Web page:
January 6, 2004
No CPU review
could be complete without some gaming benchmarks! So,
we continued our testing with a DirectX benchmark,
Novalogic's combat helicopter simulation, Comanche 4.
Although this is a game benchmark that can be used to test
the relative performance of video cards, frame rates are
strongly influenced by processor speed and available memory
Novalogic Comanche 4 - DirectX 8 Gaming
CPU Limited As They Get...
The Athlon 64-FX
51 still holds the record for the fastest, non-overclocked
Comanche 4 frame rate we have scene to date, but the Athlon
64 3400+ wasn't too far behind. The 3400+ finished
about 10% behind the FX-51, but it outpaced the rest of the
pack. The 3.2GHz P4 was nipping right on its heals
Quake 3 Arena v1.32 - Demo004
Who thinks we'll break 1000FPS by Year's End?
For the next set
of benchmarks, we took some Quake 3 Arena v1.32 Timedemo
(Demo004) scores using the game's "Fastest" quality setting,
with audio disabled. Running Quake 3 with a high-end
graphics card with these minimal settings isolates memory
and processor performance. Frame rates are limited by
the number of polygons and data the CPU and memory
subsystems are able to push through the system bus, without
being limited by the graphics subsystem.
profile in the Quake 3 test, was very similar to Comanche 4.
The FX-51 once again finished in first place, outpacing the
Athlon 64 3400+ by roughly 5.5%. The 3400+, however,
pulled ahead of the P4 by about 3% and ahead of the A64
3200+ by approximately 6.3%. The aging Athlon XP 3200+
finished a distant 5th.
Unreal Tournament 2003 - CPU Test
CPU Limited As They Get...
Lastly, we did
some benchmarking with Epic's Unreal Tournament 2003.
When testing with UT 2003, we use specific settings and .INI
files, that ensure all of the systems are benchmarked with
the exact same in-game settings and graphical options.
For these tests, we used a "Low-Quality" feature set that
isolates CPU performance.
The Athlon 64
FX-51 was the clear winner in the Unreal Tournament 2003
benchmark, with the only frame-rate well past the 200FPS
mark. Even though Epic's Unreal engine has
traditionally favored the Athlon's architecture, the 3.2GHz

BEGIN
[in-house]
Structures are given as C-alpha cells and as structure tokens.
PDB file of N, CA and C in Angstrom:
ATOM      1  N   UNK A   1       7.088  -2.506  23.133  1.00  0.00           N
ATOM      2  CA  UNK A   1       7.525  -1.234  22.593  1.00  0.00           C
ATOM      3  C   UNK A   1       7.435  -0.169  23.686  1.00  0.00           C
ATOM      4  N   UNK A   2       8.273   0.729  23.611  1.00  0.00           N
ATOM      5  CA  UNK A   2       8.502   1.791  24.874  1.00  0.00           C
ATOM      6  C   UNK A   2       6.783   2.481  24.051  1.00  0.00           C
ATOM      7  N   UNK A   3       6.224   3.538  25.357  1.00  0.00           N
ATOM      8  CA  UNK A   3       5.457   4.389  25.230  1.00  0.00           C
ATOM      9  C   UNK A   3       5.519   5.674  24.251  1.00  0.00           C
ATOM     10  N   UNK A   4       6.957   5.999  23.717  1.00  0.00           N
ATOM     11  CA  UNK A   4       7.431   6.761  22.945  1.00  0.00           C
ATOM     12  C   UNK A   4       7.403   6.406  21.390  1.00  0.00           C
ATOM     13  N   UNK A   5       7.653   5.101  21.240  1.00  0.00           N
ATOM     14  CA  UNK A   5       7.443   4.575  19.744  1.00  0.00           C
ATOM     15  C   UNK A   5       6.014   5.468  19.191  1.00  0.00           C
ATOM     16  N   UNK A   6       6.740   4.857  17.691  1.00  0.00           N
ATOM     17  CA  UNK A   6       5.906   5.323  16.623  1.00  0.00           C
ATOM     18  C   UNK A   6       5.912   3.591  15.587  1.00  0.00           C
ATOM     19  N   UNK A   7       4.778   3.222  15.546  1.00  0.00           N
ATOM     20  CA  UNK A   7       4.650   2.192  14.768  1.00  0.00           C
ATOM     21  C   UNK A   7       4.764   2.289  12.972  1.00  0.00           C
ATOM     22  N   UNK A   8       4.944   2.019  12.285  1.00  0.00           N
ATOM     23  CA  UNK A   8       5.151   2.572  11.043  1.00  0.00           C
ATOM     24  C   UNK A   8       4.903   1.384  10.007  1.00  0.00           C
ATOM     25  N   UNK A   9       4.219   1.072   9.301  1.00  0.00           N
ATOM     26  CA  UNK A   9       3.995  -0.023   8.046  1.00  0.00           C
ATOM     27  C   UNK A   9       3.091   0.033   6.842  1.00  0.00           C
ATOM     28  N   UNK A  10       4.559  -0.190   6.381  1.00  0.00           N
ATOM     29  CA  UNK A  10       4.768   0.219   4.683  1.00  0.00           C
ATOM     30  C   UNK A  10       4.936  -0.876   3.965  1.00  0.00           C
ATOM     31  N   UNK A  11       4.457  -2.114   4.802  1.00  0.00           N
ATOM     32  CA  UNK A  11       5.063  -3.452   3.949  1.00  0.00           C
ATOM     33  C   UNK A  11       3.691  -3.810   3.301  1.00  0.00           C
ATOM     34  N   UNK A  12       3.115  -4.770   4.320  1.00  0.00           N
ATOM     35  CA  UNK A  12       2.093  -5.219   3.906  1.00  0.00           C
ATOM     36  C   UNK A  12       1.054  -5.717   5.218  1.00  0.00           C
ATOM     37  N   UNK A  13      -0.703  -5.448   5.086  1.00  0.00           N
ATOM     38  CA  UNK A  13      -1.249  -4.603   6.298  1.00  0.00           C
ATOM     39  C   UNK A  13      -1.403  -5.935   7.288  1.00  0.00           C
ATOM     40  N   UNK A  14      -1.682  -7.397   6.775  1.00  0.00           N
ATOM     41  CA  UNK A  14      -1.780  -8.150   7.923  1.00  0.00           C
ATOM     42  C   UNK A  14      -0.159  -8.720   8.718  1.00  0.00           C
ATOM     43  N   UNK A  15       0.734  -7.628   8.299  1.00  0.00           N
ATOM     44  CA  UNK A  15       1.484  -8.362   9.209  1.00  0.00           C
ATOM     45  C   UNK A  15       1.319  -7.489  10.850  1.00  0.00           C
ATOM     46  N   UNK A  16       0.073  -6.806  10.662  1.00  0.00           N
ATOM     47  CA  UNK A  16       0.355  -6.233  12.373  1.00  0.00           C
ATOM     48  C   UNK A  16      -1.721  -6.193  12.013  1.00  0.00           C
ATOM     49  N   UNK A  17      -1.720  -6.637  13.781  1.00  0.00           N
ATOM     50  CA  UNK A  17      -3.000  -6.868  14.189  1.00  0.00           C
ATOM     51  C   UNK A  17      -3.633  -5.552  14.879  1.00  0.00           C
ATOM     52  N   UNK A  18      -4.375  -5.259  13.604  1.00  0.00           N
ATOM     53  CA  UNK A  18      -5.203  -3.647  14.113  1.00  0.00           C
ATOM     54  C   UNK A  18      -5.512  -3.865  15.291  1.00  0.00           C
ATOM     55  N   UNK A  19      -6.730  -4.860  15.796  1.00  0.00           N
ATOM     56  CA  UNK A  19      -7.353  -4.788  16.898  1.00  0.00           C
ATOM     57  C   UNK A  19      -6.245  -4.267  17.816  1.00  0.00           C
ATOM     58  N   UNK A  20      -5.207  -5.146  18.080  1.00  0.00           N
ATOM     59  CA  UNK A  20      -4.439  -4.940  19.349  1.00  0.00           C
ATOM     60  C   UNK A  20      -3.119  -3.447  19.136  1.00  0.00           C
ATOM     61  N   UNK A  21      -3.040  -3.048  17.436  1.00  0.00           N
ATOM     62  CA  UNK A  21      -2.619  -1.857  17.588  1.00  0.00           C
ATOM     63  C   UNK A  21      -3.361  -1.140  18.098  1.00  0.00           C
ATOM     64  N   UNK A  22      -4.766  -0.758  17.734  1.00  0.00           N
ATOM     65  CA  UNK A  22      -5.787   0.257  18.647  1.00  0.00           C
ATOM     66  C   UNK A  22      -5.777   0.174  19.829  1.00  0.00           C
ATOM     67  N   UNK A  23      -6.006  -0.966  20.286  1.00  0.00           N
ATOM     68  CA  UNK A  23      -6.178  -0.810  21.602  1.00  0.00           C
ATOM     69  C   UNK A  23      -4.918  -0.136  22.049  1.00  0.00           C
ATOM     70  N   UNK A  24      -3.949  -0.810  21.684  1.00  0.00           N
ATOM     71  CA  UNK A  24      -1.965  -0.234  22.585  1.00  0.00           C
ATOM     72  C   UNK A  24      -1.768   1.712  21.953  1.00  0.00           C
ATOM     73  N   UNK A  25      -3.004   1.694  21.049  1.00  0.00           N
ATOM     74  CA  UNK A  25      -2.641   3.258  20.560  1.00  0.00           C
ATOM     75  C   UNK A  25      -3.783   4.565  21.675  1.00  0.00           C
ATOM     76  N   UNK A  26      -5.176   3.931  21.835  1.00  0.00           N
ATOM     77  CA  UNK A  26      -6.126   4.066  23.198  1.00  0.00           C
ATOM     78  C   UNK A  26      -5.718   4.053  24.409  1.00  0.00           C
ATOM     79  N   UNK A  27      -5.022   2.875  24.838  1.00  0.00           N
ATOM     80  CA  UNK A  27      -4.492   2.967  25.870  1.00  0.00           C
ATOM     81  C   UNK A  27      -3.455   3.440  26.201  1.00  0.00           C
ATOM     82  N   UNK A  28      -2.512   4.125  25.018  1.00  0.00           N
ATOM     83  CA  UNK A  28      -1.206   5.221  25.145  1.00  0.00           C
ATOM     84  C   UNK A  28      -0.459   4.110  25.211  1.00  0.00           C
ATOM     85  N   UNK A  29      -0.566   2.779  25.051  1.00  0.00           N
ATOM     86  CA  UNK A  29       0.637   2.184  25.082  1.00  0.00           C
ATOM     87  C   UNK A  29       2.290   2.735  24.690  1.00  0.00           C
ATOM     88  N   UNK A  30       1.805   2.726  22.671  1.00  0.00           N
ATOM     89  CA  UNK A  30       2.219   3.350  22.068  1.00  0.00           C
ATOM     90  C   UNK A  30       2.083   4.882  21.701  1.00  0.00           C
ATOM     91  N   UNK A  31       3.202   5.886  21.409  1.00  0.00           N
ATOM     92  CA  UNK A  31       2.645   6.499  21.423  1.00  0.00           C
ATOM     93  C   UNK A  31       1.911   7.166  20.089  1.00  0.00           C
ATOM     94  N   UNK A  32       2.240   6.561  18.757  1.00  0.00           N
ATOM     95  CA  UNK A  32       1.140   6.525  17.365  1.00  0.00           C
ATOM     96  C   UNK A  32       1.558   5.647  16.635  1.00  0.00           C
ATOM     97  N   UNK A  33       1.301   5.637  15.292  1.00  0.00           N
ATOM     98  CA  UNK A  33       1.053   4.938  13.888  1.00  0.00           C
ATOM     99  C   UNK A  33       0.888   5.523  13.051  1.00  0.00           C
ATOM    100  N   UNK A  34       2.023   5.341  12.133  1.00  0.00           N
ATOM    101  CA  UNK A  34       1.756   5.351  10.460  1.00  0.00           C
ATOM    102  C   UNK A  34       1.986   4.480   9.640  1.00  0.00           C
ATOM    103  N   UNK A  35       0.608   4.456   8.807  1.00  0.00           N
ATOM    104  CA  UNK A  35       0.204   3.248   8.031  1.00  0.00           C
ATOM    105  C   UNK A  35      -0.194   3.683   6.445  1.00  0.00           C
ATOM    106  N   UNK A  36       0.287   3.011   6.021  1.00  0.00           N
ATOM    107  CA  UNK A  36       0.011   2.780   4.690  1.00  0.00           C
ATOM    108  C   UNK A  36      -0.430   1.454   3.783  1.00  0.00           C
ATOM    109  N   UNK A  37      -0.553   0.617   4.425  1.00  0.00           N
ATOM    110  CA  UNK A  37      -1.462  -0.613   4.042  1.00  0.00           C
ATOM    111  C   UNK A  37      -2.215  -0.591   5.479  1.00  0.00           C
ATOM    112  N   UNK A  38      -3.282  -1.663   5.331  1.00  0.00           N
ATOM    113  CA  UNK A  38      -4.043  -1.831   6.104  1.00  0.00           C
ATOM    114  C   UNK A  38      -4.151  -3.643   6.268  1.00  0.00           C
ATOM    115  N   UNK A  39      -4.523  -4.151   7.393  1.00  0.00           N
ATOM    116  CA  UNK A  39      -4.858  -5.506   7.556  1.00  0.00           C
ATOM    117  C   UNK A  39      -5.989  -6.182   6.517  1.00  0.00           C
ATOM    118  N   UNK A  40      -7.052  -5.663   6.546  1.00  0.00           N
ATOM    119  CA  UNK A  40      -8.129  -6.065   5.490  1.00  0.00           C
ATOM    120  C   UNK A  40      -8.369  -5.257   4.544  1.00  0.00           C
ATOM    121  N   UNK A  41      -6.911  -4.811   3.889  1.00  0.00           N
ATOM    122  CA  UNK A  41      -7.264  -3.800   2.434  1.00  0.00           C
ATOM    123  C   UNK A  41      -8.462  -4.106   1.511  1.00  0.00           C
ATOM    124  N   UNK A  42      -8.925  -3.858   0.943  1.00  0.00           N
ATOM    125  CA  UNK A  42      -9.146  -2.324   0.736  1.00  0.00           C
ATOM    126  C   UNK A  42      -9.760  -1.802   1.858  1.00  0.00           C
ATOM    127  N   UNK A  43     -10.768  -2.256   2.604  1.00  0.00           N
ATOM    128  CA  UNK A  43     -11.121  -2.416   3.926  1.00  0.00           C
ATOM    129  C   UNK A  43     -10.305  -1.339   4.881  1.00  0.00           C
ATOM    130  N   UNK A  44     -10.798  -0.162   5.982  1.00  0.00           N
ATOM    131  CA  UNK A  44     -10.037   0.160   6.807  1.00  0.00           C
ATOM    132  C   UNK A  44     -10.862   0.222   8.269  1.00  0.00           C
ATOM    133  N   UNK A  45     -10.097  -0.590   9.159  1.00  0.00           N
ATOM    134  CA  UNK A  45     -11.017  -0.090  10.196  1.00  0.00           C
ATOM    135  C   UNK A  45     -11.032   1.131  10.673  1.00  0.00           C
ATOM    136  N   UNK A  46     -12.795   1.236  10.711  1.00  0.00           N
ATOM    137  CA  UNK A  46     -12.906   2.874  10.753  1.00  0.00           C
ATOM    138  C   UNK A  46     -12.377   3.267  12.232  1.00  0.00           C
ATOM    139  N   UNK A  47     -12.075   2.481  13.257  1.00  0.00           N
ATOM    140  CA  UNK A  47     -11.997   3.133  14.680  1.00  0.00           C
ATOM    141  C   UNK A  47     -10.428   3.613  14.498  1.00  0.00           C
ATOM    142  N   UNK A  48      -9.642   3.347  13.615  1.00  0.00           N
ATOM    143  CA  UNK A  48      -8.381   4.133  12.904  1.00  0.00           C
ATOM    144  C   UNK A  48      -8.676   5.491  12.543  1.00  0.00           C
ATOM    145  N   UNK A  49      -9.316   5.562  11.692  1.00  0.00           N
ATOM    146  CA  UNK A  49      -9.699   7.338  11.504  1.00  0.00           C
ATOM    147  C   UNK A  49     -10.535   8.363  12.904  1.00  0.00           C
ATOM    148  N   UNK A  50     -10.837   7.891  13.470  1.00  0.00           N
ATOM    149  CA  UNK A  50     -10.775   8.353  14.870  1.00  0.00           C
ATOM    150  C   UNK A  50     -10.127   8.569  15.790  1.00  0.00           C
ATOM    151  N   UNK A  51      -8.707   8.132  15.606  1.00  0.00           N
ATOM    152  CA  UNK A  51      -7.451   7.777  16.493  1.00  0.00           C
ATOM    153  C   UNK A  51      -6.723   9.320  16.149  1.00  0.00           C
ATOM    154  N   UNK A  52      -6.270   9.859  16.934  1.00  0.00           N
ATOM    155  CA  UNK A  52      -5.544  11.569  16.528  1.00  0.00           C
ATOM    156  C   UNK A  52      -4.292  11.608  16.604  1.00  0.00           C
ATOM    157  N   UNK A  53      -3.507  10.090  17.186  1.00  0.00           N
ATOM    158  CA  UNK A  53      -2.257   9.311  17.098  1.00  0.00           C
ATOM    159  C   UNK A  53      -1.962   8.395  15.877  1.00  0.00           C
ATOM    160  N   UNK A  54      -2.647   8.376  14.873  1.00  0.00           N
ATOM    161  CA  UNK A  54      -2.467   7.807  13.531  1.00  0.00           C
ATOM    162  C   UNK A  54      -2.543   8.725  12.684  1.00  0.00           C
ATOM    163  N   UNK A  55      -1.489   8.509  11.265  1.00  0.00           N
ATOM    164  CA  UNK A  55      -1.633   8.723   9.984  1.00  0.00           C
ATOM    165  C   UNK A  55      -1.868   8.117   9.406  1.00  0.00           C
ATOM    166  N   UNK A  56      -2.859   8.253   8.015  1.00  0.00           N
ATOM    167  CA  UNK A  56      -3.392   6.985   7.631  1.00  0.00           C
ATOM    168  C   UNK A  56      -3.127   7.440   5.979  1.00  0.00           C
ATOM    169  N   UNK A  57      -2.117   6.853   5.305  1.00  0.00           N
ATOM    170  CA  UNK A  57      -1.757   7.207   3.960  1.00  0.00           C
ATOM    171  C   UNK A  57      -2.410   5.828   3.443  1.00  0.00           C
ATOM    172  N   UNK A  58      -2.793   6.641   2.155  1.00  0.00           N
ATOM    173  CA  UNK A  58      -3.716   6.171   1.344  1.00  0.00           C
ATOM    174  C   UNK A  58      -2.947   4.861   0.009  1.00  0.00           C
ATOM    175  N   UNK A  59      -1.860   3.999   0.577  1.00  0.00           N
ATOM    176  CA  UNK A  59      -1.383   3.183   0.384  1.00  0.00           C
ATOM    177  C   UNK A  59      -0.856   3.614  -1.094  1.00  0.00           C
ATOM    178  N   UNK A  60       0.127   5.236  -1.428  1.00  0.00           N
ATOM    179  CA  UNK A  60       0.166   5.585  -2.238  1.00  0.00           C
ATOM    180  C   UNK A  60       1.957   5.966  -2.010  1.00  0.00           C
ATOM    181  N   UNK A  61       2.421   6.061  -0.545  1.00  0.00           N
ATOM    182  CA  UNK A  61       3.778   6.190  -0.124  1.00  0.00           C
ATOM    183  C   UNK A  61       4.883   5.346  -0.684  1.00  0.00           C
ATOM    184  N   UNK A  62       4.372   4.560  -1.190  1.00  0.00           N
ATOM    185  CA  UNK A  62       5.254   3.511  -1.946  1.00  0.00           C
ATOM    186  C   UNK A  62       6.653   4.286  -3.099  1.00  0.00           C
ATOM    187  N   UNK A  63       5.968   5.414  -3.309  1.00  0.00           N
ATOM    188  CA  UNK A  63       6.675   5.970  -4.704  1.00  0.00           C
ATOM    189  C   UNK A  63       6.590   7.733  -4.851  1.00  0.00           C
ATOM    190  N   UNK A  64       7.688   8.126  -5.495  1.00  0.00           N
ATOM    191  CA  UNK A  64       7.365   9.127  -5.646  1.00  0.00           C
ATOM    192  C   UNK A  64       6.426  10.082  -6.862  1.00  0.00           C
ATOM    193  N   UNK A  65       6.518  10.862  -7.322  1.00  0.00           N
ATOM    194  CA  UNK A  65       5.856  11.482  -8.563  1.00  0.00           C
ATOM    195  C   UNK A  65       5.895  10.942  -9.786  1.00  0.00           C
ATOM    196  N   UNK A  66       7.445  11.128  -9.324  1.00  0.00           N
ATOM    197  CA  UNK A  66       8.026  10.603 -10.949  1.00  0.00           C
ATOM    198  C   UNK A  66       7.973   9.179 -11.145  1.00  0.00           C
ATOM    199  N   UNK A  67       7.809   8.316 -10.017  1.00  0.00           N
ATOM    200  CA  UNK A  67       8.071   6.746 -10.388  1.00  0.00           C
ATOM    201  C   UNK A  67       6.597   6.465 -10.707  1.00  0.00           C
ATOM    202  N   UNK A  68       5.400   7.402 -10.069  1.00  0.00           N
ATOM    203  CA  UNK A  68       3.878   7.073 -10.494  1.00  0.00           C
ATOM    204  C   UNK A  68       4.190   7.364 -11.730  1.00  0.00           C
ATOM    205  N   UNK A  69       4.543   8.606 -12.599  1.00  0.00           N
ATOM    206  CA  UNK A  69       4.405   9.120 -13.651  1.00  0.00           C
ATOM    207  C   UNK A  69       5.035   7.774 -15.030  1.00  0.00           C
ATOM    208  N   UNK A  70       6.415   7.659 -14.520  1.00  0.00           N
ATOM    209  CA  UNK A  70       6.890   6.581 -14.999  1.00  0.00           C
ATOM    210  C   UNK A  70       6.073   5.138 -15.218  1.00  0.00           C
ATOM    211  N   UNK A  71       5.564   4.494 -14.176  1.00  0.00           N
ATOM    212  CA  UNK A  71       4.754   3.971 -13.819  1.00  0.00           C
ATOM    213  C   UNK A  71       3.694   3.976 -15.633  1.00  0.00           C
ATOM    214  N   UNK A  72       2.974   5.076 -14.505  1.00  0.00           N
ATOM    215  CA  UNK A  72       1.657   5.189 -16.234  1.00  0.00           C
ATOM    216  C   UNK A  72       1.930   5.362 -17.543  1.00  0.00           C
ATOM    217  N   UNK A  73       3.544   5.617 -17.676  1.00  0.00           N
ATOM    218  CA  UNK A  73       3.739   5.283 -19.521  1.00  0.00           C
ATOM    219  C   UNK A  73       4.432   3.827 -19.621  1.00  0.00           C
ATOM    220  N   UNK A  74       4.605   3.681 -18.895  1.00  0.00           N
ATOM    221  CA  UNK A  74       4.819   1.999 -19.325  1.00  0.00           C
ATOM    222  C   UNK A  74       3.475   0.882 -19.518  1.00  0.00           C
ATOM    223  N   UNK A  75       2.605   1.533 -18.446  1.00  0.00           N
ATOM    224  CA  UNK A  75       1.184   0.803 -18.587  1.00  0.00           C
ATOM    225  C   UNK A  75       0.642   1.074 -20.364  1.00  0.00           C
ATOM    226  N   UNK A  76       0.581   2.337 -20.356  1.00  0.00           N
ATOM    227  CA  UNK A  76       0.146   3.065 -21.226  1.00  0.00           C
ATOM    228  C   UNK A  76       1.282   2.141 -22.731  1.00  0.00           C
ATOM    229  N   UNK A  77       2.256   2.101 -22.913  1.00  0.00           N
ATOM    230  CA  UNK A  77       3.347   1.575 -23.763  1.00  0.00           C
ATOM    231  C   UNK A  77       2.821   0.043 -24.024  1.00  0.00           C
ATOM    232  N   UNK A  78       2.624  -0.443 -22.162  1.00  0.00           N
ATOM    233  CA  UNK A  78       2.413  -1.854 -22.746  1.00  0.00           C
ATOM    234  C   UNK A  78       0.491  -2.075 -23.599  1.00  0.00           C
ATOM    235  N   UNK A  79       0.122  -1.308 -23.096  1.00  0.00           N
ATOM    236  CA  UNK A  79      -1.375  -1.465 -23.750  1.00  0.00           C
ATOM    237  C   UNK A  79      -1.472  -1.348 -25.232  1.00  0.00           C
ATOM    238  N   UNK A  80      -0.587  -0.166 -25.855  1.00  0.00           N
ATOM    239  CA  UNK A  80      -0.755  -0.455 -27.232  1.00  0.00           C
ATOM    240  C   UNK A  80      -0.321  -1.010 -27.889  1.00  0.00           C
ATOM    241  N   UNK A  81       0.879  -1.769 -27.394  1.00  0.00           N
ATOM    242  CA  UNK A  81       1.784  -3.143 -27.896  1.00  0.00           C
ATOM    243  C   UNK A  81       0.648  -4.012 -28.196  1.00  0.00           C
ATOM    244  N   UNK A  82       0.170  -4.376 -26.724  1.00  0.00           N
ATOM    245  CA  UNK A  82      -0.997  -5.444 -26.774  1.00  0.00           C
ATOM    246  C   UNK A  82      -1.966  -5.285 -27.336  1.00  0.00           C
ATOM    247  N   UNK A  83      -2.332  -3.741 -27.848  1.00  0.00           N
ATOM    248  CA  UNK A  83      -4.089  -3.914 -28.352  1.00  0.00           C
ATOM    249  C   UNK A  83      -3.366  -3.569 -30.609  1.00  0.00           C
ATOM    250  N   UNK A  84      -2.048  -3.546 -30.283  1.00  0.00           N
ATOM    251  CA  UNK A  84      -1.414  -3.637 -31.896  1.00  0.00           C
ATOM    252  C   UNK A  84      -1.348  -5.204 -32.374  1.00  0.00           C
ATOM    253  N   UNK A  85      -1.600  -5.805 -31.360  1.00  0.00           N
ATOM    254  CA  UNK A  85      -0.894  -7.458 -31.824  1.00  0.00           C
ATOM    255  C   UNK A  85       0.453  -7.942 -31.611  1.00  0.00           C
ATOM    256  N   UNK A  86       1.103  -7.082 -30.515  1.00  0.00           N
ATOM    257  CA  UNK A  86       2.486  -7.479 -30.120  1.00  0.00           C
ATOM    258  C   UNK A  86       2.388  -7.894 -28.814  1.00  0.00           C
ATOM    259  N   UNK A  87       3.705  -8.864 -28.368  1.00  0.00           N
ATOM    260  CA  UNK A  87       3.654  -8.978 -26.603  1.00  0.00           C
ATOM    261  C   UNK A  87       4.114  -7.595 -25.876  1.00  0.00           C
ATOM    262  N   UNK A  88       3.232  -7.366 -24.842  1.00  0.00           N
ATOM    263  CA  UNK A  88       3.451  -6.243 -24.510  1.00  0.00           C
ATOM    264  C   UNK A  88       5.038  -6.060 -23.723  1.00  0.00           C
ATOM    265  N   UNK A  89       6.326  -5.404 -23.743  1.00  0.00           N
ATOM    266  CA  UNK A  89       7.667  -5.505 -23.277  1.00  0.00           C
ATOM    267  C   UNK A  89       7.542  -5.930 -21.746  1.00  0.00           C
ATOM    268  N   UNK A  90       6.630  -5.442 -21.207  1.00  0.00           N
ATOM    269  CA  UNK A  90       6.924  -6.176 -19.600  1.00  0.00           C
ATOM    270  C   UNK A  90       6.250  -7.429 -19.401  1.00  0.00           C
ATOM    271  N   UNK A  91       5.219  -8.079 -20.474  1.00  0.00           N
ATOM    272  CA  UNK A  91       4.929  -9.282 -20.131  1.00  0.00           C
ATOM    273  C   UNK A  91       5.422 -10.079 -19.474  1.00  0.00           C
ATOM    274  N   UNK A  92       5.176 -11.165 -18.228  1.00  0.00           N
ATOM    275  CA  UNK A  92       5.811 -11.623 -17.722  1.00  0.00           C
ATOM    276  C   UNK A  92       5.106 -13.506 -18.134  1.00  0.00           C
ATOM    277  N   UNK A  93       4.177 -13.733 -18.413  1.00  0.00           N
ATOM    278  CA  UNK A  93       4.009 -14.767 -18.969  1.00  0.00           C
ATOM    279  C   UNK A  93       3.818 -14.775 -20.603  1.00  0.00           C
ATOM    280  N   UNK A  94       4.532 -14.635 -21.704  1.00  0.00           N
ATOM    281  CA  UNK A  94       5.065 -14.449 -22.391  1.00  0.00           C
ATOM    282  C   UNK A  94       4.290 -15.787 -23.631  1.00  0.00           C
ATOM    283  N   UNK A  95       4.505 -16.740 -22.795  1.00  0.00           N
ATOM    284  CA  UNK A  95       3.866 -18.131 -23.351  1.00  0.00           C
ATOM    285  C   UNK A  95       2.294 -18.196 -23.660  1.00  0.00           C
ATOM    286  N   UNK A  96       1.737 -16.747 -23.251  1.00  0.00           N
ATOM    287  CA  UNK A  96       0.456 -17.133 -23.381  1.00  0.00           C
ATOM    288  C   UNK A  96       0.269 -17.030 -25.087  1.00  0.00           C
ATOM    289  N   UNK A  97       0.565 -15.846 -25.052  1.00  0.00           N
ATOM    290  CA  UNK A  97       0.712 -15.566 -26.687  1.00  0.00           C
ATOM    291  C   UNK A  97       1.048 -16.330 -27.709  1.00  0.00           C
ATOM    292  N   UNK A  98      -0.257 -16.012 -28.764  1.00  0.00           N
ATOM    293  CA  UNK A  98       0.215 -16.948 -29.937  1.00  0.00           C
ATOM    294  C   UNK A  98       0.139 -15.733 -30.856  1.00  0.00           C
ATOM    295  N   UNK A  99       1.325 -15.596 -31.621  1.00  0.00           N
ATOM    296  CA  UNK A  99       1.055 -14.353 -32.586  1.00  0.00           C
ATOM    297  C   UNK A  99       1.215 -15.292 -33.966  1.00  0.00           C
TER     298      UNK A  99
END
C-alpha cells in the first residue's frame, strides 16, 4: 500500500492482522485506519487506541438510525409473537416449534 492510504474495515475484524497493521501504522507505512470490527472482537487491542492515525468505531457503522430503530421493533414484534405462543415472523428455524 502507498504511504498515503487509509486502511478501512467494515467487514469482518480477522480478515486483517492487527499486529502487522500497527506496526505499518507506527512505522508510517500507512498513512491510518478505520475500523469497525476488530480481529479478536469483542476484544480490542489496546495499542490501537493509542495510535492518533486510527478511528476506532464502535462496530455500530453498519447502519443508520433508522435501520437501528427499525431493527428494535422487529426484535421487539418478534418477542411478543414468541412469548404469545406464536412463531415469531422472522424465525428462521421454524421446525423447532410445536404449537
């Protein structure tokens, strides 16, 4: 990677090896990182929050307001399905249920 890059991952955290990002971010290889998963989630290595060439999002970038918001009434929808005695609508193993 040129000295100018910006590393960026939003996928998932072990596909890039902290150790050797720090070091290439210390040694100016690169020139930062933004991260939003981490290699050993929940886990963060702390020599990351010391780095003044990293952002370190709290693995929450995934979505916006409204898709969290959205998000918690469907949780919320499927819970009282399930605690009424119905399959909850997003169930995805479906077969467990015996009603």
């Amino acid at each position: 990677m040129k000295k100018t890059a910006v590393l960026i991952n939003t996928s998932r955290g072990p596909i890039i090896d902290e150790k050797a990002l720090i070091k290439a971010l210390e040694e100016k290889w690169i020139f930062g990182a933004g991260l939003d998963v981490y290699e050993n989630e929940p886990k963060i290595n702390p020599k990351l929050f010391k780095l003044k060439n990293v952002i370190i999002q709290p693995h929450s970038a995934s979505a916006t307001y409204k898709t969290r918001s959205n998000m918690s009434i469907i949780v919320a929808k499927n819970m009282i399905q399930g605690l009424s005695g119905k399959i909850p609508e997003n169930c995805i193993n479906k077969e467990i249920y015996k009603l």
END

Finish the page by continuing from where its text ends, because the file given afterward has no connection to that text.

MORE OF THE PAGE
Pentium 4 surprisingly finished last in this test, getting
trounced by even the Athlon XP 3200+. The Athlon 64
3400+ finished behind the FX-51, missing the 200FPS mark by
only 9.35 FPS, besting the 3.2GHz P4 by a wide margin, a
trait of this game engine more than anything else, that
seems to favor AMD processors in general..
Overall, we were
impressed by the Athlon 64 3400+. With an introductory
price of $417 (in 1K unit quantities), this CPU is not
cheap, but the price is in-line with the competition.
The 3.2GHz Pentium 4 is currently priced in the $390 range
at many on-line retailers. The Athlon 64 3400+,
however, outperformed the 3.2GHz Pentium 4 in most of the
benchmarks. In the less meaningful synthetic tests,
and in the 3D modeling tests, the P4 outran the Athlons, but
in our real world office and content creation benchmarks,
and in the gaming benchmarks, the Athlon 64 was clearly
faster. As of the time of this article release,
the Athlon 64 3200+ is still selling for over $400, but with
the introduction of the 3400+ , 3200+ prices will nosedive.
We're told we can expect wide-spread availability of 3400+
immediately, and can also expect Tier-1 system availability
around launch time from Fujitsu Siemens. HP should also be
jumping on the bandwagon, with system availability around
mid-January. Today, AMD is also introducing three new
Mobile Athlon 64 processors, the 3200+, 3000+ and 2800+
which are priced at $293, $233 and $193, respectively (in 1K
AMD seems to be
back on the right track, but there are still some obstacles
ahead. Rumor has it, the move to a 90 nanometer
manufacturing process is giving both Intel and AMD some
trouble. Intel's Prescott, which was supposed to
arrive late last year, has been pushed back and won't launch
until sometime in February. AMD's processor roadmap
doesn't show any CPUs produced on a 90 nanometer process
arriving until the second half the year, if all goes
according to plan. For now AMD and Intel remain
competitive with each other, but if one company manages to
work the kinks out of their 90 nanometer manufacturing
processes, and can quickly ramp up clock speeds, the other
may be left in their wake. Time will tell...
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